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Re: Constraint-based inference? (was Re: Solving Sudoku with OWL)

From: Jeremy Carroll <jjc@hpl.hp.com>
Date: Wed, 11 Jan 2006 14:58:06 +0000
Message-ID: <43C51CFE.5050205@hpl.hp.com>
To: Bijan Parsia <bparsia@isr.umd.edu>
CC: semantic-web@w3.org

Bijan Parsia wrote:
> Danny Ayers wrote:
>> The Sudoku thread reminds me of a question (prompted by a comment from
>> Tim Finin [1]) - has anyone tried doing any RDFS/OWL inference based
>> on a constraints programming engine [2]?
> Tableau reaosners are reasonably thought of as a constraints engine. 
> Indeed, you'll see in the mid 90s literature that the completion graph 
> is often referred too as a "constraint system". Optimizations are 
> related (see "backjumping" for example).
> I supposes it's constraints over a boolean domain.
>> For highly combinative problems (like Sudoku) perhaps such a setup may
>> give improved performance
> I very very much doubt it. Plus care would be required to ensure a 
> decision procedure.
>>  (maybe a hybrid might be feasible - e.g. the
>> constraints part sorting out the AllDifferent kind of inferences, then
>> passing the partial results to a complete DL reasoner to finish up..?)
> I don't think this makes sense. All AllDifferent does is establish 
> inequalities. In the completion graph, this means that if you try to 
> merge two such nodes (due to a max cardinality) you'll get a clash.
> In general, I'd caution against these sorts of hopes. It's not 
> impossible that some other field has done some simply amazing work and 
> has super tuned somethings that we could just lift.....but I doubt it :)
> A different questions is where existing constraint solvers solve certain 
> problems very fast that have straightforward and simple OWL equivalents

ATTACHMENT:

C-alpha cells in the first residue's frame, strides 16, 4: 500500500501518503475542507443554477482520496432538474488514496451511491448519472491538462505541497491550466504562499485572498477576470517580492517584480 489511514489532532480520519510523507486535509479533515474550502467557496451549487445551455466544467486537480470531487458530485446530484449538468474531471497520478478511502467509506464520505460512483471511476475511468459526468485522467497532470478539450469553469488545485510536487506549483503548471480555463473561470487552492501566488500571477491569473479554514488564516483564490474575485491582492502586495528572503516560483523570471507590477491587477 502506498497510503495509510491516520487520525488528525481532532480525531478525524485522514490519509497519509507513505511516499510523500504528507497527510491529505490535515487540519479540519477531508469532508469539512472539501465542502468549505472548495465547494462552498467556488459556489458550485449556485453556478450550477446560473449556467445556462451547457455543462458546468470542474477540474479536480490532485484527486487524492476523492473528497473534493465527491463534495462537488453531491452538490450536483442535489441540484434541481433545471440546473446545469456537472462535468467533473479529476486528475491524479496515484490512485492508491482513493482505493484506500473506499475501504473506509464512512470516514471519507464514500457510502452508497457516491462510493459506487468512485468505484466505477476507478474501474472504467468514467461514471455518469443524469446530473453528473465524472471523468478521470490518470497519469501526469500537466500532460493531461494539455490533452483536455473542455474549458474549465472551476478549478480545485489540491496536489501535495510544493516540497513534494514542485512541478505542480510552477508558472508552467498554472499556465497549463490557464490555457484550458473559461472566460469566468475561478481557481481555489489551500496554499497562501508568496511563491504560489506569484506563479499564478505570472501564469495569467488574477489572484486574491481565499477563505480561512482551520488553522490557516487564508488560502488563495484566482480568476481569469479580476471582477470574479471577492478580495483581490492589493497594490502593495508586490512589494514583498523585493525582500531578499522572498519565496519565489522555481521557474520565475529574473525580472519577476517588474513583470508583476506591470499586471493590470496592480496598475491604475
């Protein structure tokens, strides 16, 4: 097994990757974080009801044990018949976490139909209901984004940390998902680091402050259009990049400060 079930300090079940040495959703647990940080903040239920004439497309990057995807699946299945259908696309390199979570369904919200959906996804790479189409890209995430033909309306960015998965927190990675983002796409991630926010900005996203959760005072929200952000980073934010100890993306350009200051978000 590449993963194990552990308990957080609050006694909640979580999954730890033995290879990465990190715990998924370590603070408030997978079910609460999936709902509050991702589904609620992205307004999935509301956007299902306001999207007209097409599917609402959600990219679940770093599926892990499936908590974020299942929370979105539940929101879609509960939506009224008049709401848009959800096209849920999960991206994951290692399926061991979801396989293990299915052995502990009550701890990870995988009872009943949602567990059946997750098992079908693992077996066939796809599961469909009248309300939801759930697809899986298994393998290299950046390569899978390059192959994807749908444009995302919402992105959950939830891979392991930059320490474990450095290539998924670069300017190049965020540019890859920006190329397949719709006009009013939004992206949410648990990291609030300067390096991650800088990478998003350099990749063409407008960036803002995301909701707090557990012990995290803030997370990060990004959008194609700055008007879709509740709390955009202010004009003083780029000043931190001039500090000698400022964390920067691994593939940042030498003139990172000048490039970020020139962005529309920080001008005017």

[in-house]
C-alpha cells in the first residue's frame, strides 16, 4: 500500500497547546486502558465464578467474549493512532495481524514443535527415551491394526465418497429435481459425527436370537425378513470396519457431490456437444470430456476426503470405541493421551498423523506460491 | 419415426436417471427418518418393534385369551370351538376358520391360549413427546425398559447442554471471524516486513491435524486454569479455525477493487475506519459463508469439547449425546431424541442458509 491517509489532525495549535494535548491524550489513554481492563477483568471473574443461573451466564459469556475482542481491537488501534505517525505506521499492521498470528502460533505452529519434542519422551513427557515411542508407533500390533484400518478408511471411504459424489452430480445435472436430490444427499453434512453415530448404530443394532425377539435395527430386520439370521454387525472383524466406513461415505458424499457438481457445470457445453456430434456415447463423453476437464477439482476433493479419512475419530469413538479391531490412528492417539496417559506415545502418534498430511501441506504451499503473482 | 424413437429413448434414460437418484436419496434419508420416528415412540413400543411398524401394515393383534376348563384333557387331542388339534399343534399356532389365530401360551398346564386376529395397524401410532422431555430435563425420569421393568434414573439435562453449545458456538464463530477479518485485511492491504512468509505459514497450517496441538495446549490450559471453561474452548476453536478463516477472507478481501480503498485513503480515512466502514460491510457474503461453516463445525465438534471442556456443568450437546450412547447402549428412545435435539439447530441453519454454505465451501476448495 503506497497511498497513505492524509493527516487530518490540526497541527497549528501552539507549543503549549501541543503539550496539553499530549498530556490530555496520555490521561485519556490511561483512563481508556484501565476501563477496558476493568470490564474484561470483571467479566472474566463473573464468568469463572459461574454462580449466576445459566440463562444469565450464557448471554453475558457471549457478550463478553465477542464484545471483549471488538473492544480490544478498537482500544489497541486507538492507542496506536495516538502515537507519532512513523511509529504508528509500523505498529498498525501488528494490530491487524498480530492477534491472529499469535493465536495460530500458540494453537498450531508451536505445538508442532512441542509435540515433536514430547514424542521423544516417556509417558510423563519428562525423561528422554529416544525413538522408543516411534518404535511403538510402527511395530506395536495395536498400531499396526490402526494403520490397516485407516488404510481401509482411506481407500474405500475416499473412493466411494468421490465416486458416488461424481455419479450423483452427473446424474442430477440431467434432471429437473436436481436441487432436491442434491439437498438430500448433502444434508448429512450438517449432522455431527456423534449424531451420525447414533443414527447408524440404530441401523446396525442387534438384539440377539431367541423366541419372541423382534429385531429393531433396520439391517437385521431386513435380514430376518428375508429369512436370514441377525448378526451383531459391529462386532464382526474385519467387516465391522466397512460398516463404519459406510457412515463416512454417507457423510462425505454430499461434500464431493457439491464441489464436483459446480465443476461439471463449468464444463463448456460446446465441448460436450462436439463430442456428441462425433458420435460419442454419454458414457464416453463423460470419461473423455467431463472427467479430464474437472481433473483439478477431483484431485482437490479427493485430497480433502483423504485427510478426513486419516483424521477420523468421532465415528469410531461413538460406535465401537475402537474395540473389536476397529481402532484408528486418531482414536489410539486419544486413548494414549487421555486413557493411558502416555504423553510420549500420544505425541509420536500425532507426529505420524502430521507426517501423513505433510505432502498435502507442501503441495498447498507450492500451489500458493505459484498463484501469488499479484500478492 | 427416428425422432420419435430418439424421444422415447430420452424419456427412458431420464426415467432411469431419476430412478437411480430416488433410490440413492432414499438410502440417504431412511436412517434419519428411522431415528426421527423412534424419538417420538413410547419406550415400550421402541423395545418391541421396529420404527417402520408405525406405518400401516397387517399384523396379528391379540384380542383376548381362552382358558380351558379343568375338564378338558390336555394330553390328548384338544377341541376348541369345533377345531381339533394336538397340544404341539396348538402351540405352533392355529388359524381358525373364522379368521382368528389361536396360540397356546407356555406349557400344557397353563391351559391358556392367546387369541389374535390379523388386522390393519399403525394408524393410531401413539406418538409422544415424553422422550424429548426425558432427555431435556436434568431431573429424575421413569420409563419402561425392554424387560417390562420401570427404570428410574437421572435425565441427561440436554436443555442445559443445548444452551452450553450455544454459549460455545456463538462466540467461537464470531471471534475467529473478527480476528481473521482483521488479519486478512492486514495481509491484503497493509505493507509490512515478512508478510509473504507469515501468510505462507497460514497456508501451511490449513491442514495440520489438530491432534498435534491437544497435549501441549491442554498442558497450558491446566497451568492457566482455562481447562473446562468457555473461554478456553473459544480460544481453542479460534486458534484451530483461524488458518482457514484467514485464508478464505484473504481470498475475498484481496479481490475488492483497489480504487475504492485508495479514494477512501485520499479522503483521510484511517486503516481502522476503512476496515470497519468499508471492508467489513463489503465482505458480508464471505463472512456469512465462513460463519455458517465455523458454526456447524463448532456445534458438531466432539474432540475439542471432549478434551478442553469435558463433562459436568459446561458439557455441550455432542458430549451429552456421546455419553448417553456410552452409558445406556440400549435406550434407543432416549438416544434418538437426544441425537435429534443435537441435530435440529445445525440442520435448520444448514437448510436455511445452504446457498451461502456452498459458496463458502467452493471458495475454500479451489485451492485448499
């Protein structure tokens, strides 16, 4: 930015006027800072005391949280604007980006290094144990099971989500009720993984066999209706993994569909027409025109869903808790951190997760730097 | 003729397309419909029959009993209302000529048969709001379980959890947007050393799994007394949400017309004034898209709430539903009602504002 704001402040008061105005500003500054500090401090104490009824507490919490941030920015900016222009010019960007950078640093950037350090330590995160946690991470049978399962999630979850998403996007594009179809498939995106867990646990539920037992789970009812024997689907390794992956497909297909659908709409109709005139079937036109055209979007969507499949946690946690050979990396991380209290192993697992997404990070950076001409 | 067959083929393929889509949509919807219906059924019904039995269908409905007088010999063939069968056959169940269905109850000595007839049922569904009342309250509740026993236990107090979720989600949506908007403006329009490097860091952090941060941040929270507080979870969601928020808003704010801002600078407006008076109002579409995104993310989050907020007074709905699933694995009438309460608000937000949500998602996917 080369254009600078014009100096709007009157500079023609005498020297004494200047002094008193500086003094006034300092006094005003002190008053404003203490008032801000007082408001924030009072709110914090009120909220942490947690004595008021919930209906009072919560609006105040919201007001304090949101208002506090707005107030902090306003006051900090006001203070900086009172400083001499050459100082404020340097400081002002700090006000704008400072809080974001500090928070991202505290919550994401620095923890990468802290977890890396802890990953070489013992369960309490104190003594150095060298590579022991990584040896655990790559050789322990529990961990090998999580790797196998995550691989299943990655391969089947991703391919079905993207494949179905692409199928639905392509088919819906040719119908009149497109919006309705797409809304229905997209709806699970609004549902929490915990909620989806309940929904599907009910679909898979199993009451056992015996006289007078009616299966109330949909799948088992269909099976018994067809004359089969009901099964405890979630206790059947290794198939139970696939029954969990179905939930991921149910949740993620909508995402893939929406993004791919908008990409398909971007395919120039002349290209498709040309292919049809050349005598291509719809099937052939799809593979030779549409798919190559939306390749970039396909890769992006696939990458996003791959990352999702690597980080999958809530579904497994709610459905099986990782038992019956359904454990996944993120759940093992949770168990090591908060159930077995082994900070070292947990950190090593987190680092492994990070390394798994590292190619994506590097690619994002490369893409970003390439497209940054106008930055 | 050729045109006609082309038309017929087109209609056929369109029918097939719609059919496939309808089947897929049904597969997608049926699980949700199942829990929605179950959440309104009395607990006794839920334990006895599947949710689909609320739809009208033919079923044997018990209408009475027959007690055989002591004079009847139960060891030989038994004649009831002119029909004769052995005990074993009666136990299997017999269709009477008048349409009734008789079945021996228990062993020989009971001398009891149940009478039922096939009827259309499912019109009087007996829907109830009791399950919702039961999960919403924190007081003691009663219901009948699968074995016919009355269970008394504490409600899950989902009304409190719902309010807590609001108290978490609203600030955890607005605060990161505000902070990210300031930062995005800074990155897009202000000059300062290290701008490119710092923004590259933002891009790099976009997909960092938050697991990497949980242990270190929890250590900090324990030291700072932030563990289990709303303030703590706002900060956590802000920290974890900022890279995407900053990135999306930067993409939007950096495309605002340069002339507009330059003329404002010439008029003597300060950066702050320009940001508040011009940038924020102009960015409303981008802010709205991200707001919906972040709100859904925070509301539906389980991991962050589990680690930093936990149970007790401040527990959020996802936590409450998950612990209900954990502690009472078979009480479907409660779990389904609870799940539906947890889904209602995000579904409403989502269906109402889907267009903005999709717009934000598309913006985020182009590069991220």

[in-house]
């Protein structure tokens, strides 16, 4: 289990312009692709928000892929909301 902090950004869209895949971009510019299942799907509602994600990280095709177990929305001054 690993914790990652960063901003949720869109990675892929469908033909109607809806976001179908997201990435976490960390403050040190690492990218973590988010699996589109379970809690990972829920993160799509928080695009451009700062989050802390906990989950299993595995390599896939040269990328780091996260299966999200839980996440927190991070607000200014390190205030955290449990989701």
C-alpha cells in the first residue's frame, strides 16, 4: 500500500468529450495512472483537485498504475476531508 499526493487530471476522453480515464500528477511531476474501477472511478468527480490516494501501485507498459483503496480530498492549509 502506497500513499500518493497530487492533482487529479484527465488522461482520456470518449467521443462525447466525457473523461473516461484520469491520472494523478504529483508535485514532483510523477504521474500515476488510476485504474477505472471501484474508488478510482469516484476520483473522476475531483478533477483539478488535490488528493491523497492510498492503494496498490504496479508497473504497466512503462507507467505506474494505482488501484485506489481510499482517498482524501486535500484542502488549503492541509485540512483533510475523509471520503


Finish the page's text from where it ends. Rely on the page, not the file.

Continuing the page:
> that existing reasoners don't handle that well. If you could show that 
> equivalence, you could simply map the OWL to the constraints language, 
> solve, and map the answers back. I suspect, however, that there many 
> interesting cases.
> Cheers,
> Bijan.

I thought about encoding the problem of a Venn diagram of six triangles 
in OWL, as an extra credit test case. It felt possible, but with more 
effort than I wanted to spend on it.

A few years ago, I wrote custom code for this problem which took months 
to execute. Specific parts of the custom code which I suspect is hard in 
the general case is suppression of automorphisms (see nauty). I think 
that general code is very likely to keep proving the same thing time and 
time again, with minor relabelling differences.

i.e. a first step in automorphism optimization would be to take an 
appropriate, cheap to compute, closure of the input graph and compute 
its automorphism group (including allowing mapping named resources to 
named resources, not just bnode mapping). The rest of the search should 
then proceed informed by the automorphism group, to reduce the workload.

Received on Wednesday, 11 January 2006 15:14:49 UTC

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